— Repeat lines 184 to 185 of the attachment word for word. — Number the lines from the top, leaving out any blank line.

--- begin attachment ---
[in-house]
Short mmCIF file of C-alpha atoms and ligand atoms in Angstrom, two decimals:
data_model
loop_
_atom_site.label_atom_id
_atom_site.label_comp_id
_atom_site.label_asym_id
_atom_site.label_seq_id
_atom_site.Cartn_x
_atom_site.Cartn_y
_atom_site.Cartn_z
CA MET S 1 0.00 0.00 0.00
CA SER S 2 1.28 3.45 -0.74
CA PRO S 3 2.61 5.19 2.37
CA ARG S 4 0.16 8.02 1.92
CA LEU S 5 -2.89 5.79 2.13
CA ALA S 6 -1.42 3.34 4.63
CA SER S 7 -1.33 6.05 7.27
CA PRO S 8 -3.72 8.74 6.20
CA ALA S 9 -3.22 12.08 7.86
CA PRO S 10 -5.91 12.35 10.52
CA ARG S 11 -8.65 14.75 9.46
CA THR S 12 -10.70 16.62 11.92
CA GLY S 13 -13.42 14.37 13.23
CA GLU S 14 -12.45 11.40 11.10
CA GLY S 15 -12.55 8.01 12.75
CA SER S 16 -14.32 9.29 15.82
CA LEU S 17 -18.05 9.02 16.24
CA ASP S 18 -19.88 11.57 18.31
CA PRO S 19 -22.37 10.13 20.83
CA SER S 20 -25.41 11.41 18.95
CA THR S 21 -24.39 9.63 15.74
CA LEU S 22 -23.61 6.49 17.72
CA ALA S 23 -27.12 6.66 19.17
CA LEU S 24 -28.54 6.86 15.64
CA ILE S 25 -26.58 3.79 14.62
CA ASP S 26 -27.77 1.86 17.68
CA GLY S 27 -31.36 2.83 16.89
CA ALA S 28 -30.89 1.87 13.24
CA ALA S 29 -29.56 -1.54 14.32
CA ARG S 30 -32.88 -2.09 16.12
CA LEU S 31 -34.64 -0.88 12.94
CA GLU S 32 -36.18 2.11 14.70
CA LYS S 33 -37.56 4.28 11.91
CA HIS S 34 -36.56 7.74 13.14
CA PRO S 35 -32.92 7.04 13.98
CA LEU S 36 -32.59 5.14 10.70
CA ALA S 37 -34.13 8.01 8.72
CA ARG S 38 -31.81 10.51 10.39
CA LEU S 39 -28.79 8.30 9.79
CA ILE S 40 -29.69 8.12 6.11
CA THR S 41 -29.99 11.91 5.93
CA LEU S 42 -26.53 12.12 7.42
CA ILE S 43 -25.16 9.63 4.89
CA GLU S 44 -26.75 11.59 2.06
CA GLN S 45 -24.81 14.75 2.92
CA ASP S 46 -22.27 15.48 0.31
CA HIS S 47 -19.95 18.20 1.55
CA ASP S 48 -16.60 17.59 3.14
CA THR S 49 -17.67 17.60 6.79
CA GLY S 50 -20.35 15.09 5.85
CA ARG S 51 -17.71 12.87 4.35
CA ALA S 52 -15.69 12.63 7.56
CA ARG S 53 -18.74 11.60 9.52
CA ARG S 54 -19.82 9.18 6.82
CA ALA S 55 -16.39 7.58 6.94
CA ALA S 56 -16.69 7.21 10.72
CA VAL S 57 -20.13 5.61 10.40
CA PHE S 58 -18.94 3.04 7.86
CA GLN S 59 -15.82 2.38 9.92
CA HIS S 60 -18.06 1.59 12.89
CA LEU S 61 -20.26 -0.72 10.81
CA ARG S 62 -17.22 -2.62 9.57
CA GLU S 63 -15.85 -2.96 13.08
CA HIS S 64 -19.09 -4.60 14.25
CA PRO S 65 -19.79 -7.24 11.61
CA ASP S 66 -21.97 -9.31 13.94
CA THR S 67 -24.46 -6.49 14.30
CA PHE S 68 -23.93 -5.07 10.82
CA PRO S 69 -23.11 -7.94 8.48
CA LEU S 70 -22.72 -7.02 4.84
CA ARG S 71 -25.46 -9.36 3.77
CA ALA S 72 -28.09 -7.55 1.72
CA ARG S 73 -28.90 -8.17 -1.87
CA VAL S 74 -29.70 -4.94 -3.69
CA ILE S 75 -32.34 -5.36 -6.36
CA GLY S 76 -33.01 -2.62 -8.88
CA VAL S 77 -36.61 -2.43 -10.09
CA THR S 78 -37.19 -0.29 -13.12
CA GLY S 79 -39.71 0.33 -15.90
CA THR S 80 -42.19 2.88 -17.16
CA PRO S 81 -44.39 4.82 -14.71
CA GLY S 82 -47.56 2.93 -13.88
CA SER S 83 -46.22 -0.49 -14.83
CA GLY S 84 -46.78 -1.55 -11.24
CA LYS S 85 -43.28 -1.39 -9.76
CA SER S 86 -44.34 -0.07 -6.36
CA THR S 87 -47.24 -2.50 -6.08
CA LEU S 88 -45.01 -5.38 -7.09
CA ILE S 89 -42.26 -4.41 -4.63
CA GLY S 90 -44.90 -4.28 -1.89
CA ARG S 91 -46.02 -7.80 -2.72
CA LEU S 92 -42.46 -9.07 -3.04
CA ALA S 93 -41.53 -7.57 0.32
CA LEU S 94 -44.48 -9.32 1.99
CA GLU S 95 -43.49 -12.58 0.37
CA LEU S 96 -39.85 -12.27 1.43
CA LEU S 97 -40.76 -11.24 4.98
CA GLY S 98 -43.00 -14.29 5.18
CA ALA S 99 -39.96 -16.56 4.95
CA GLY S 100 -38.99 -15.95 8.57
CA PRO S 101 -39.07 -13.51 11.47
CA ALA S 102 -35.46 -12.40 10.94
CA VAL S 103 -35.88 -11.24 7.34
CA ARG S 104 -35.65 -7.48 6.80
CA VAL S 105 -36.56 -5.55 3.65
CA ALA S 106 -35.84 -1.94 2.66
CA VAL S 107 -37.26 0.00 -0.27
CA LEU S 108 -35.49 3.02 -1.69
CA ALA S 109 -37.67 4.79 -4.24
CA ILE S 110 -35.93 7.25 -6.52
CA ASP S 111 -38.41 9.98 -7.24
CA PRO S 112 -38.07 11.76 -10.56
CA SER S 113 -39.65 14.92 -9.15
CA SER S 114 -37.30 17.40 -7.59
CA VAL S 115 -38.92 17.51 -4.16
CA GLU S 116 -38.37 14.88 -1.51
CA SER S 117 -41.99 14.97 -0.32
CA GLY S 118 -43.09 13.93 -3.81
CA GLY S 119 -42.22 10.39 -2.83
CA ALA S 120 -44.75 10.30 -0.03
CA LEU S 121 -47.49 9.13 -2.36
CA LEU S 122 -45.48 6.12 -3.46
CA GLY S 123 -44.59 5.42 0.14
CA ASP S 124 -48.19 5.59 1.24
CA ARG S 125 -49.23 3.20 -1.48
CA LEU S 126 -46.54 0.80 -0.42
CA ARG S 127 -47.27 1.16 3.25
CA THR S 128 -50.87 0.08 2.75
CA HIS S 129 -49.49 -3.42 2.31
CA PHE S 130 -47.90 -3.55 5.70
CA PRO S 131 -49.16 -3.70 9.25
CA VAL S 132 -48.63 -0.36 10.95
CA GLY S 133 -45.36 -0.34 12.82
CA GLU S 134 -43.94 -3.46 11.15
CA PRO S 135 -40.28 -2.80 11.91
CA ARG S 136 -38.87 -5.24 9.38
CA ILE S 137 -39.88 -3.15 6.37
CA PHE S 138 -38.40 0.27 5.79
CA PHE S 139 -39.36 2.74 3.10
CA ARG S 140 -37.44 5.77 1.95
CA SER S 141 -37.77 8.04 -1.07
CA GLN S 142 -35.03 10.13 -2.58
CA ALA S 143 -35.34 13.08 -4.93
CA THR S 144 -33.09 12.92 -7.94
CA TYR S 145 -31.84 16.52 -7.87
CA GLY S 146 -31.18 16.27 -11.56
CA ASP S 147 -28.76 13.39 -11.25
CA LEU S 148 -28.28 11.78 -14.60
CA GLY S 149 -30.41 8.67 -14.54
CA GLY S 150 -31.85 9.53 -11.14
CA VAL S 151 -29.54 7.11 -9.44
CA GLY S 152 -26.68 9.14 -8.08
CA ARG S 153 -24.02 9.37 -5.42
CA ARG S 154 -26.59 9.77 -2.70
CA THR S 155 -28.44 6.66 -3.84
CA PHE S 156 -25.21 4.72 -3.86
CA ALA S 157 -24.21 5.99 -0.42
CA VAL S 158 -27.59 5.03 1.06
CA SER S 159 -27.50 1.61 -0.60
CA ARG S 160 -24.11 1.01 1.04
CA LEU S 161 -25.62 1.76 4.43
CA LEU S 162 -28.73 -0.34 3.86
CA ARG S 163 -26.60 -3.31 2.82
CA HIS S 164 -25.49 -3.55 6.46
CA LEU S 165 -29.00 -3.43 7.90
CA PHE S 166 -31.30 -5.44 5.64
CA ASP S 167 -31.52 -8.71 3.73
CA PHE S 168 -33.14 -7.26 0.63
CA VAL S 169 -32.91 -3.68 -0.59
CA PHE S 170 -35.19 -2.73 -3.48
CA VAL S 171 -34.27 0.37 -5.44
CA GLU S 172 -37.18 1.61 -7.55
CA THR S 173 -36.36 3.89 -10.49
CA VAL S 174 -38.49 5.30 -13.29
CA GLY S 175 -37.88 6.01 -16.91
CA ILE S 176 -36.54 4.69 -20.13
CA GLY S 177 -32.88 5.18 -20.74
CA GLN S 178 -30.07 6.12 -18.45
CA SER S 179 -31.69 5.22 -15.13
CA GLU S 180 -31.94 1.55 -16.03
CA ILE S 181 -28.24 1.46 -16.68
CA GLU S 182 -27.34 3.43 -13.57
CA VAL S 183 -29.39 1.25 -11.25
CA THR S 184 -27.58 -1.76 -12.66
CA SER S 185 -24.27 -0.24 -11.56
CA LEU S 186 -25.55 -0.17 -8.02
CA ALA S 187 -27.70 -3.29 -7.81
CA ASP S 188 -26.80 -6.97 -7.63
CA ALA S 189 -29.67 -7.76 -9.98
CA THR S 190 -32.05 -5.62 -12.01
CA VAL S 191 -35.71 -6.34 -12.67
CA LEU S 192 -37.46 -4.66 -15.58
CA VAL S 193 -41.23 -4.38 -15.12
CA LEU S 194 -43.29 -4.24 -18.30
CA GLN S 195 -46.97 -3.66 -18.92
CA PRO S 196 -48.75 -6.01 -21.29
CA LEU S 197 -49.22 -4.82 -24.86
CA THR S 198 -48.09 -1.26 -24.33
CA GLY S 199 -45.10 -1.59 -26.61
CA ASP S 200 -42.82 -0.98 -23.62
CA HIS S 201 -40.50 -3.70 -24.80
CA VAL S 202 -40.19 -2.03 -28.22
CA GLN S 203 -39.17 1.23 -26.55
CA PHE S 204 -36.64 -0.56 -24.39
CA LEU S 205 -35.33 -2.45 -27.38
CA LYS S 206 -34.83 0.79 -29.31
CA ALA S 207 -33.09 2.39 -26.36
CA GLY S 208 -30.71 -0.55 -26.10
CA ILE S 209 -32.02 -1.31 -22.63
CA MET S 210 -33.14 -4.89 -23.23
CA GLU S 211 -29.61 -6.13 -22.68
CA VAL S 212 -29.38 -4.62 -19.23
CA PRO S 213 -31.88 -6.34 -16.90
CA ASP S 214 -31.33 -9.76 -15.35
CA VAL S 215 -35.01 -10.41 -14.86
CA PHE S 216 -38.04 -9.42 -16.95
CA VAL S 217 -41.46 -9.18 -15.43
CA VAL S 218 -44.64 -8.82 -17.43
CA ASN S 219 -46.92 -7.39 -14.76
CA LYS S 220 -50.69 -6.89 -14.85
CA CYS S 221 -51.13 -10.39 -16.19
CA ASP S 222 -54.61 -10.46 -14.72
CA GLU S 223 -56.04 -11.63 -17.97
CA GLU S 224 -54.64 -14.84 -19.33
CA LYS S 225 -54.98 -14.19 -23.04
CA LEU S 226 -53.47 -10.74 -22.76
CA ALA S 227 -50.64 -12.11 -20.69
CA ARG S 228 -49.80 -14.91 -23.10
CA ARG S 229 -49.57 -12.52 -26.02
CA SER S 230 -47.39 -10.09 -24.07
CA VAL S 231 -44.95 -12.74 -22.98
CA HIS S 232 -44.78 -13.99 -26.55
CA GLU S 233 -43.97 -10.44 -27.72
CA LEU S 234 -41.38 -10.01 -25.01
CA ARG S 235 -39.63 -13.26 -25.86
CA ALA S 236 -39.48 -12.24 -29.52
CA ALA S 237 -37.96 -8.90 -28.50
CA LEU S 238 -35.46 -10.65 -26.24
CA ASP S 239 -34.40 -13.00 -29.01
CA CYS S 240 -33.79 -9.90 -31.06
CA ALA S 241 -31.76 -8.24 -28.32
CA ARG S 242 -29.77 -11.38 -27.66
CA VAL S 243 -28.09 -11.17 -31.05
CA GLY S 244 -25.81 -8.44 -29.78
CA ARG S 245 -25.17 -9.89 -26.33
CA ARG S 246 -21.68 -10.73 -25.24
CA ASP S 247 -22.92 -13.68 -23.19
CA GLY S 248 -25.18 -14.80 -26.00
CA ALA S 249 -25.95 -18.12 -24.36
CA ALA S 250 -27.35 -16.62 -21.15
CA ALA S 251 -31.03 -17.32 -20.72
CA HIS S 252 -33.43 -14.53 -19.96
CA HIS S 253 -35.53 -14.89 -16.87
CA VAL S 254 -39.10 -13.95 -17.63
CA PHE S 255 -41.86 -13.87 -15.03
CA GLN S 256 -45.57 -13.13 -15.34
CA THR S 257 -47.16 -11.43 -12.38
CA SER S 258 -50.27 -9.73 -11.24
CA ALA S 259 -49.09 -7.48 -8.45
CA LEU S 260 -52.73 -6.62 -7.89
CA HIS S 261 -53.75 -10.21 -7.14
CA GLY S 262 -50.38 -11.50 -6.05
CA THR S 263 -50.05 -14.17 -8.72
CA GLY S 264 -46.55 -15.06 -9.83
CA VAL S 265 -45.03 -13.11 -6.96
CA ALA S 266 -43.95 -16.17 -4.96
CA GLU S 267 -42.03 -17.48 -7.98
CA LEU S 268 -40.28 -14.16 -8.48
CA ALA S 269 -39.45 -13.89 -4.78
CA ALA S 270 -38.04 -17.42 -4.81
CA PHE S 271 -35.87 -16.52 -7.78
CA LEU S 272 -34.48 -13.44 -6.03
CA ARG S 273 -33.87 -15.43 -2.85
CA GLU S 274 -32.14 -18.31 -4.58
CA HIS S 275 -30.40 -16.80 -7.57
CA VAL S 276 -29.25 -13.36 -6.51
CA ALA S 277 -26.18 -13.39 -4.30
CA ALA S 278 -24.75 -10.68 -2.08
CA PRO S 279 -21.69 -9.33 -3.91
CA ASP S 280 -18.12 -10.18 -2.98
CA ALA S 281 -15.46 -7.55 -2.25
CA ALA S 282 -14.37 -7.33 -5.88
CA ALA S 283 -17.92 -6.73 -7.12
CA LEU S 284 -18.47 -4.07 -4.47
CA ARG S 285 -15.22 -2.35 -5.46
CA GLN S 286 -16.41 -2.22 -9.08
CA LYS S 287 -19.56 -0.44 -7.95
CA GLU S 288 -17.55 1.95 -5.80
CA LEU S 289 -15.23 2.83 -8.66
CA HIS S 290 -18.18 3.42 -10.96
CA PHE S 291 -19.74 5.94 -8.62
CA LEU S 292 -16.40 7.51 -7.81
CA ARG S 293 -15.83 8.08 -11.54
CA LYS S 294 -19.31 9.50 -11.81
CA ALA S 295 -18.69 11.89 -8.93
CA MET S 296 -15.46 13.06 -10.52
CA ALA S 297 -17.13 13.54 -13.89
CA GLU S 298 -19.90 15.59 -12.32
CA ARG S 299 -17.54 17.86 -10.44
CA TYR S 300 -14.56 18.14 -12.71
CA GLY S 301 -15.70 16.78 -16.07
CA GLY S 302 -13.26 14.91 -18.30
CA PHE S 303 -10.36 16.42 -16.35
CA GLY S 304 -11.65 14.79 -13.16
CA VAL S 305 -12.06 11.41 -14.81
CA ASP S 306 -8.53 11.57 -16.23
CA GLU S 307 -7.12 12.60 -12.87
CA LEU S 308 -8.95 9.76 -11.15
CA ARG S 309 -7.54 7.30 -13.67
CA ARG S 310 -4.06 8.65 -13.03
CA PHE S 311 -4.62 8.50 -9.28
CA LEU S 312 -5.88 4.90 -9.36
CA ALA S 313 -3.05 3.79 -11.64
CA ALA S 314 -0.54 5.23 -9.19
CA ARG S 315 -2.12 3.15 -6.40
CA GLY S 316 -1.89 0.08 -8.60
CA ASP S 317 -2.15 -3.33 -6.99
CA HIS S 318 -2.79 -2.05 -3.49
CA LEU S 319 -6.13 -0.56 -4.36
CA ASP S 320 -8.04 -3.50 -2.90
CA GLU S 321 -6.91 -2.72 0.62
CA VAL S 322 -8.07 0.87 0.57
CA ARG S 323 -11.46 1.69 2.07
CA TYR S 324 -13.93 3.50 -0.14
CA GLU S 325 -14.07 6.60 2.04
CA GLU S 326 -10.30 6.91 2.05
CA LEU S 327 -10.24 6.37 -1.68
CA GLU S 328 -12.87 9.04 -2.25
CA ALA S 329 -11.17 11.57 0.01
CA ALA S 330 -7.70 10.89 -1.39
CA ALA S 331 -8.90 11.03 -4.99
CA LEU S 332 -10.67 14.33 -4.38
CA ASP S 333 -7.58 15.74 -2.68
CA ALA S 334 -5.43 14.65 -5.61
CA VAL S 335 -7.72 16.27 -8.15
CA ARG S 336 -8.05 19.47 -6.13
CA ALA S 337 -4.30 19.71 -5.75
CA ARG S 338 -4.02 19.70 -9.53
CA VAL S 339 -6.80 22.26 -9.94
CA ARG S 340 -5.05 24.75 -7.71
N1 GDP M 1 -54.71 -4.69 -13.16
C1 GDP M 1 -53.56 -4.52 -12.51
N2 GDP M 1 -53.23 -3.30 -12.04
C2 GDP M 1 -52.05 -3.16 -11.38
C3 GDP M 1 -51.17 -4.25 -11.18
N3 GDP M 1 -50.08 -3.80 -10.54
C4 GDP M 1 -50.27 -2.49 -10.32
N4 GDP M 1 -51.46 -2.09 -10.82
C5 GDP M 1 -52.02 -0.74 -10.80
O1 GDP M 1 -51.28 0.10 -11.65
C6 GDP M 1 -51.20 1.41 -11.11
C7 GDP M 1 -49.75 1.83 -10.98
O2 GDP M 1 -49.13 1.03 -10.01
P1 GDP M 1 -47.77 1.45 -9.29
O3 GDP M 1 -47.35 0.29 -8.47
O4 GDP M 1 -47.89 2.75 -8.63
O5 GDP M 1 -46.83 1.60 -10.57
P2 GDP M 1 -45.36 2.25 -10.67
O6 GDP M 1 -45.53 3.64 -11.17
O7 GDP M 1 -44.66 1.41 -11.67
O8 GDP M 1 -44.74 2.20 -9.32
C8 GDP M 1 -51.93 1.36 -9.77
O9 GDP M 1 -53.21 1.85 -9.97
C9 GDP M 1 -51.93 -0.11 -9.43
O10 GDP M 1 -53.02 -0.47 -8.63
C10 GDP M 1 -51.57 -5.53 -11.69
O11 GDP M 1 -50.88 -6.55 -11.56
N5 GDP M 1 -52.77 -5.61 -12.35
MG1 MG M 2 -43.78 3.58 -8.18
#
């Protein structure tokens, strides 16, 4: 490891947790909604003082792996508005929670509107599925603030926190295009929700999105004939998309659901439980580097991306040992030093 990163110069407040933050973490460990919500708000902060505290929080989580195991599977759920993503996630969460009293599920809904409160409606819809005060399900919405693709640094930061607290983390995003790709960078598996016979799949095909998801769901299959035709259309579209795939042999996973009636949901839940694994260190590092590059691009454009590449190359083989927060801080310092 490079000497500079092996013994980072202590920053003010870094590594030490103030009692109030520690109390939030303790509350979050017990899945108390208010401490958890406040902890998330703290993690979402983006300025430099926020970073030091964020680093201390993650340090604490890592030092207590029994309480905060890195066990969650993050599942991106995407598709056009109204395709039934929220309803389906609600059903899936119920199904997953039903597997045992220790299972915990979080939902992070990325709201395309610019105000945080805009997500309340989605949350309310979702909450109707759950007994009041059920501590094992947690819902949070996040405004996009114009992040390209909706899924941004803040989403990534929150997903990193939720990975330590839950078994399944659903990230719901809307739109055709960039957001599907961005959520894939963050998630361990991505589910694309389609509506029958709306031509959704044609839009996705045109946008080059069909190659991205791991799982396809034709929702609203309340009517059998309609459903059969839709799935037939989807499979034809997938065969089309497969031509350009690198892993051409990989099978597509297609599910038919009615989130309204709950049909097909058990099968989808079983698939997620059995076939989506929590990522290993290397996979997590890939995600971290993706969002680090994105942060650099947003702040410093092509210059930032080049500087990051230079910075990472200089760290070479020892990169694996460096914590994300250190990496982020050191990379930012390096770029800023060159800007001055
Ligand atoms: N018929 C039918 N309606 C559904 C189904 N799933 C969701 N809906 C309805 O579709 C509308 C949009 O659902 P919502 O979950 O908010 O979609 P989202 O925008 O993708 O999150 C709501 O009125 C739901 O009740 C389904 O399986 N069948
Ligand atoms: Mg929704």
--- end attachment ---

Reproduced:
CA THR S 173 -36.36 3.89 -10.49
CA VAL S 174 -38.49 5.30 -13.29